“All our dishes are served with a beer,” according to the placard at the entrance. But in the end the beer is charged. Seeing the bill, you say to yourself: “What’s the use complaining? I should have made the point clear with the waiter from the start.” However, it’s not even sure, not even likely that you would have paid the expected CZK270 for the ordered schnitzel; there must have been a trick even there, the placard probably contained a heap of qualifications in tiny fonts at the bottom, and so, after being made aware of these by the waiter, you would have had to raise from your chair and leave the place to find another one, no doubt with the same placard…
McDonald’s vs the Pettifoggers
It’s just the same where I live. Most cafés and restaurants in Paris touristic arrondissements are managed by people who want to make the most of your pockets at the fastest rate: poor quality of the food, poor service, not enough space, insane prices… Many play music loud so you will feel like leaving as soon as you sit down. French cafés and restaurants see tourists as pigeons. Once I saw the following at a café near the Pantheon (allegedly a prestigious, safe place). Some Japanese tourists ordered food, the waiter asked them what they wanted to drink, they said tap water (for free) and they insisted to make him understand. He pretended not to understand and brought a water bottle that he had just opened. They had to pay for it. He even insulted them in French, to himself, but of course they understood that they were insulted and had to swallow their pride.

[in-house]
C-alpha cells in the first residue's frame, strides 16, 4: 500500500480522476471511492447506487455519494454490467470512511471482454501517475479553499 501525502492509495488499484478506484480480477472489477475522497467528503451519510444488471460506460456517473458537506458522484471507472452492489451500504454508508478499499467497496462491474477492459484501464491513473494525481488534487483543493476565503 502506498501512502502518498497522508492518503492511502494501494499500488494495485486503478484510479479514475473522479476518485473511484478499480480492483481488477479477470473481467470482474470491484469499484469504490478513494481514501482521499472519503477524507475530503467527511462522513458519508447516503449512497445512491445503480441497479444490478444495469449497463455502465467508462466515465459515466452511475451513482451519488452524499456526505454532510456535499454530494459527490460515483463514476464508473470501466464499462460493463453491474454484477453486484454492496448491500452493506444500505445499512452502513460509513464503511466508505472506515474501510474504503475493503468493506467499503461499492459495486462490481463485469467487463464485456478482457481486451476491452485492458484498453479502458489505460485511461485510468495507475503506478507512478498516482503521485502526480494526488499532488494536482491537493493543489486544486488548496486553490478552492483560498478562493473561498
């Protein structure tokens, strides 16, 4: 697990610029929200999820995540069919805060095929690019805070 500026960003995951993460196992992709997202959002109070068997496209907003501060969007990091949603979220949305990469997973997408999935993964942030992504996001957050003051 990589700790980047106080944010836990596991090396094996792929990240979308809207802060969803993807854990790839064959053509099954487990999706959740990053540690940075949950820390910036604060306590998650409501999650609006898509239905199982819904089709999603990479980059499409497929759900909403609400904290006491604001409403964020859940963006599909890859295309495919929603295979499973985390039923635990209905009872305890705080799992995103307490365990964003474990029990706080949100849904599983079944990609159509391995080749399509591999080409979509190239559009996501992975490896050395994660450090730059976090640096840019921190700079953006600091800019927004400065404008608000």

Years ago they said fast foods would never set foot in the country of gastronomy, i.e., France. More recently, they said Starbucks would never set foot in the country of cafés. Even more recently, I told my friends: “I’ve designed an advertising campaign for Pret A Manger – it says Pret A Manger: Soon in France,” and here they are, in the country of the baguette. The reason? People don’t care to go to nasty places where mean pettifoggers will treat them like dirt. When you come to Paris, let me recommend three places where to eat and have a drink: McDonald’s, Starbucks, and Pret A Manger.
We all know tourism has generated those shoddy service industries that cater to the “ideal” customer, the tourist, one that will never come back, one, thus, that will never complain, returning to their countries the next day, replaced by a new wave. French cafés and restaurants don’t care what you, tourists, think of their food or of the service, they don’t even give a dime for what you think of la France: they take your money and what you get for it you’d rather pay for not having it. And don’t ask for tap water, because although it is free on the paper of which laws are made, in reality it will cost you the humiliation of your life.
You may say guidebooks are here to help prevent such bad experiences. In theory, yes, but the addresses they will give you, if they’re good restaurants, then the chances are they will be full with people from all the offices around, in their workaday formal dress, whereas you will be dressed in tourist’s attire – casually – and you will soon feel that you look like morons.